The low-fat movement has not prevented a global epidemic of obesity linked to health concerns such as diabetes, heart attacks and stroke, said researchers who probed whether fat in olive oil and nuts pile on the pounds.
Of nearly 7,500 overweight and obese people enrolled for a trial in Spain, those who boosted "healthy" fat intake did not gain more weight than those who tried cutting back on all fat, researchers found.
"Our trial demonstrates that a high-fat, high vegetable diet such as (a) Mediterranean diet does not promote weight gain," study author Ramón Estruch of the University of Barcelona told AFP.
Commentators cautioned against reading too much into the trial, which targeted a very distinct group of people: Caucasians aged 55-80, already overweight and at risk of heart disease.
Even those limiting fat had much more of it in their diet than the 30 percent recommended by the UN's World Health Organization (WHO), they said.
For decades, dietary fat has been blamed for artery-clogging cholesterol linked to heart disease and stroke.
Recently, researchers started poking holes in the hypothesis, and seeking to distinguish between different fats.
Last month, Britain's National Obesity Forum published a controversial report entitled: "Eat fat, cut the carbs and avoid snacking to reverse obesity and type 2 diabetes".
In April, a study said replacing animal fat with vegetable oil seems not to lower heart disease risk, and may even boost it.
Photo: Mariano P./Flickr
Too fat, or not too fat?
Last October, a review of 53 scientific studies said low-fat diets did not yield greater weight loss than low-carb ones.
The latest study divided people into three groups. At the start, fat represented about 40 percent of the diet of all the individuals.
Two of the groups were allowed an unrestricted-calorie "Mediterranean" diet - one with as much olive oil as they wished, and the other with unlimited nuts.
The third group were given the traditional, avoid-all-fat, advice.
After five years, the third group had reduced fat intake to 37.3 percent, while the other two increased theirs to about 42 percent.
People lost a little weight in all the groups - less than a kilogramme on average. All saw a slight increase in average waist circumference, especially the "low-fat" group.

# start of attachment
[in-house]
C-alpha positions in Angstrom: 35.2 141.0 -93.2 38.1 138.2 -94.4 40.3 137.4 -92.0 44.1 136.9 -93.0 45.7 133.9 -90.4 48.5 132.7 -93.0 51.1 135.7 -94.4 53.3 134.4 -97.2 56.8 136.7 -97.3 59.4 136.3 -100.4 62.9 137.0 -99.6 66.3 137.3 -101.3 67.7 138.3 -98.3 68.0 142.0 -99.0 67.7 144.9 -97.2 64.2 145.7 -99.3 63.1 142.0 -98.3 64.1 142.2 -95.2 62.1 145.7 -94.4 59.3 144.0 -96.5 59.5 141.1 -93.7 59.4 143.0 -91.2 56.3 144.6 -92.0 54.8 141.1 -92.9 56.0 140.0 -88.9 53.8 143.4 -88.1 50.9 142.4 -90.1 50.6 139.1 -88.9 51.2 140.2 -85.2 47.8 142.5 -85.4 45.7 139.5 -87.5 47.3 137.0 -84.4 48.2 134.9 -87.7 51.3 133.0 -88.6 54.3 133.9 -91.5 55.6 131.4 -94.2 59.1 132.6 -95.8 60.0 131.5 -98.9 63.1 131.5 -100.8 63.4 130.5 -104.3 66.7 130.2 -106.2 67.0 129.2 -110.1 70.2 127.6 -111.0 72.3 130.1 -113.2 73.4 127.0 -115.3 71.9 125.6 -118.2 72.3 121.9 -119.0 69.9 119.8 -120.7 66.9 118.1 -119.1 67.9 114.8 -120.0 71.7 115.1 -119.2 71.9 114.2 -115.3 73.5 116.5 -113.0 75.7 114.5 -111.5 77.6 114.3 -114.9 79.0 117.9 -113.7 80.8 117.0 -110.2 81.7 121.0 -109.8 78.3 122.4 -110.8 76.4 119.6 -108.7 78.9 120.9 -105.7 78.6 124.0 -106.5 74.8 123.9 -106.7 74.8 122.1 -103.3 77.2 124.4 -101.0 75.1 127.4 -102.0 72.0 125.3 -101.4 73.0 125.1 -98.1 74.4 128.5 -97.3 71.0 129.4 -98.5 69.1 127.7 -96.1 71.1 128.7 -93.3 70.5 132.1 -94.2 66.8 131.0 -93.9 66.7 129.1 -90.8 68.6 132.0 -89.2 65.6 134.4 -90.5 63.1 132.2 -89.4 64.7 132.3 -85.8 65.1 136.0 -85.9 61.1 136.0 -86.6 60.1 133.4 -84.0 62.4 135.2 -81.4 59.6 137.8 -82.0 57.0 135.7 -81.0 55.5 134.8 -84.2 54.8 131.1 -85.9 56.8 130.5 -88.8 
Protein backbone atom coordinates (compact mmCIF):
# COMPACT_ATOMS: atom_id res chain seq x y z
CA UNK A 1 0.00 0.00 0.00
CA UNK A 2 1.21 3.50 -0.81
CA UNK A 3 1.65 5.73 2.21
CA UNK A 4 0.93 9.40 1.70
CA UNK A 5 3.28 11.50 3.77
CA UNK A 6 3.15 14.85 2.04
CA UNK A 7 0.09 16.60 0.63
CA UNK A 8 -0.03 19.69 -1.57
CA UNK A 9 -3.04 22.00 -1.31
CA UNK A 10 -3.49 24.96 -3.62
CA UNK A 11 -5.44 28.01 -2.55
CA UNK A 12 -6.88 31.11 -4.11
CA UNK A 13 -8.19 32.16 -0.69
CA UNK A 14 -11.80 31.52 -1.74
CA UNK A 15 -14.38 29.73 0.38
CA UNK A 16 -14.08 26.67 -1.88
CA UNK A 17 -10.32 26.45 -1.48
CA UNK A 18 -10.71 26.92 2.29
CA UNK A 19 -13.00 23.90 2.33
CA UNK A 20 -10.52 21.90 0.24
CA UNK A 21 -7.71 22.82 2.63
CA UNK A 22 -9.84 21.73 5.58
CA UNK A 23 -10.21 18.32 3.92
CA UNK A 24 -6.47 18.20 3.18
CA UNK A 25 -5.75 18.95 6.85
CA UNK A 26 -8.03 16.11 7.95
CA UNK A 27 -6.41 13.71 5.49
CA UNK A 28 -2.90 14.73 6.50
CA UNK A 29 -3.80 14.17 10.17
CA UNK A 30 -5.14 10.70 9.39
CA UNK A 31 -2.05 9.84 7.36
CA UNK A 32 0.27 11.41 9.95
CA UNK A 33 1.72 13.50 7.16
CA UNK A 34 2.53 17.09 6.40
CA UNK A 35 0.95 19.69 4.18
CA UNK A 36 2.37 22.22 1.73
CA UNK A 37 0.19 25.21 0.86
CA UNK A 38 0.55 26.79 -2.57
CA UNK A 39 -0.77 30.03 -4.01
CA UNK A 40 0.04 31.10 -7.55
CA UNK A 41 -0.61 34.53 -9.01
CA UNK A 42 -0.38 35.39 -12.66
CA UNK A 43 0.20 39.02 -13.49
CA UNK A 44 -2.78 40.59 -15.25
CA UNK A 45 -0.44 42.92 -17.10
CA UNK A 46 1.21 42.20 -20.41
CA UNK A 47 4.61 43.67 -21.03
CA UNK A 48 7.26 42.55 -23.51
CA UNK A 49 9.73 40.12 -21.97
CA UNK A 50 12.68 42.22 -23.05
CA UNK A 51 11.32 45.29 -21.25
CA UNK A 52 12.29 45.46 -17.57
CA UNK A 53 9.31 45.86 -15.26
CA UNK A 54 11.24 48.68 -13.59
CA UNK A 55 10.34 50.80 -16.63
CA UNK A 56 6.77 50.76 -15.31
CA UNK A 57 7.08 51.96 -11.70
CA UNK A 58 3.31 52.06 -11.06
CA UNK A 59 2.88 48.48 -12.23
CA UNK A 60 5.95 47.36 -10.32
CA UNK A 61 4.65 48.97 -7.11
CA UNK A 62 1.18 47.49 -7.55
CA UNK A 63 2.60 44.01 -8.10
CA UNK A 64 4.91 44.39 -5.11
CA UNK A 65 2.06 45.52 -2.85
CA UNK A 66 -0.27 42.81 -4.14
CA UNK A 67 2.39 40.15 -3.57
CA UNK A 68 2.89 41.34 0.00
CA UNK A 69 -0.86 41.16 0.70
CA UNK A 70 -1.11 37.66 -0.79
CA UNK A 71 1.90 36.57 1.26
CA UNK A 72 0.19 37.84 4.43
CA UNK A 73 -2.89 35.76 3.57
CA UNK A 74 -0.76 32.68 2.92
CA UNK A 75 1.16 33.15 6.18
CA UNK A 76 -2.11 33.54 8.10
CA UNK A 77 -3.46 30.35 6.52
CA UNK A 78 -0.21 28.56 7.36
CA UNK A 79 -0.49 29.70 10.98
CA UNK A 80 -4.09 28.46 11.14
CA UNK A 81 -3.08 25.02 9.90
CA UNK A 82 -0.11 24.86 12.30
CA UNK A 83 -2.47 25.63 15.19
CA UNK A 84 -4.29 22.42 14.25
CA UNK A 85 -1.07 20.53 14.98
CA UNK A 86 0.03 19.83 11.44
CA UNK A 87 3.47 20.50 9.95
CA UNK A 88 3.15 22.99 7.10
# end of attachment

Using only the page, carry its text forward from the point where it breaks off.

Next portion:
This meant "the fear of weight gain from high-fat foods need no longer be an obstacle to adherence to a dietary pattern such as the Mediterranean diet" with its widely-documented health benefits, said Estruch.
However, the findings did not amount to a blank cheque for eating "unhealthy fats" such as processed meat, sweetened drinks, deserts or fast foods, he added.
In a comment carried by the journal, Dariush Mozaffarian of the Massachusetts-based Tufts University Friedman School of Nutrition Science and Policy, argued it was "time to end our fear of fat".
"Dietary guidelines should be revised to lay to rest the outdated, arbitrary limits on total fat consumption," he wrote.
"Calorie-obsessed caveats and warnings about healthier, higher-fat choices such as nuts, phenolic-rich vegetable oils, yoghurt, and even perhaps cheese, should also be dropped."
Some were more cautious.
"The differences in fat and carbohydrate intake between different groups was rather modest and therefore the results don't support either a low-fat or low-carbohydrate approach to weight loss," University of Reading nutritional scientist Gunter Kuhnle told the Science Media Centre in London.
Added University of Oxford diet expert Susan Jebb: "It is impossible from this study to draw any conclusion about the impact of low fat diets on body weight."
The World Health Organization said it would publish a review of fat guidelines this year.
"At the moment, the WHO still recommends to keep the energy intake from fat low," the UN body's nutrition head Francesco Branca told AFP.
"Certainly we don't recommend to increase ad libitum (as desired)."
In countries where fat intake has skyrocketed, such as China, there has been an associated rise in obesity and health problems, he pointed out.
A healthy diet will vary from person to person, said Branca, depending on factors such as age and lifestyle, and "isolating a single nutrient from the context of the dietary recommendation can be a little bit problematic."
Published in The Lancet Diabetes & Endocrinology, the study was funded by the Spanish government.
Oil and nut companies donated the olive oil and nuts that the trial participants consumed, but had no role in the study design, data collection or analysis, the authors said.
By Mariėtte Le Roux / AFP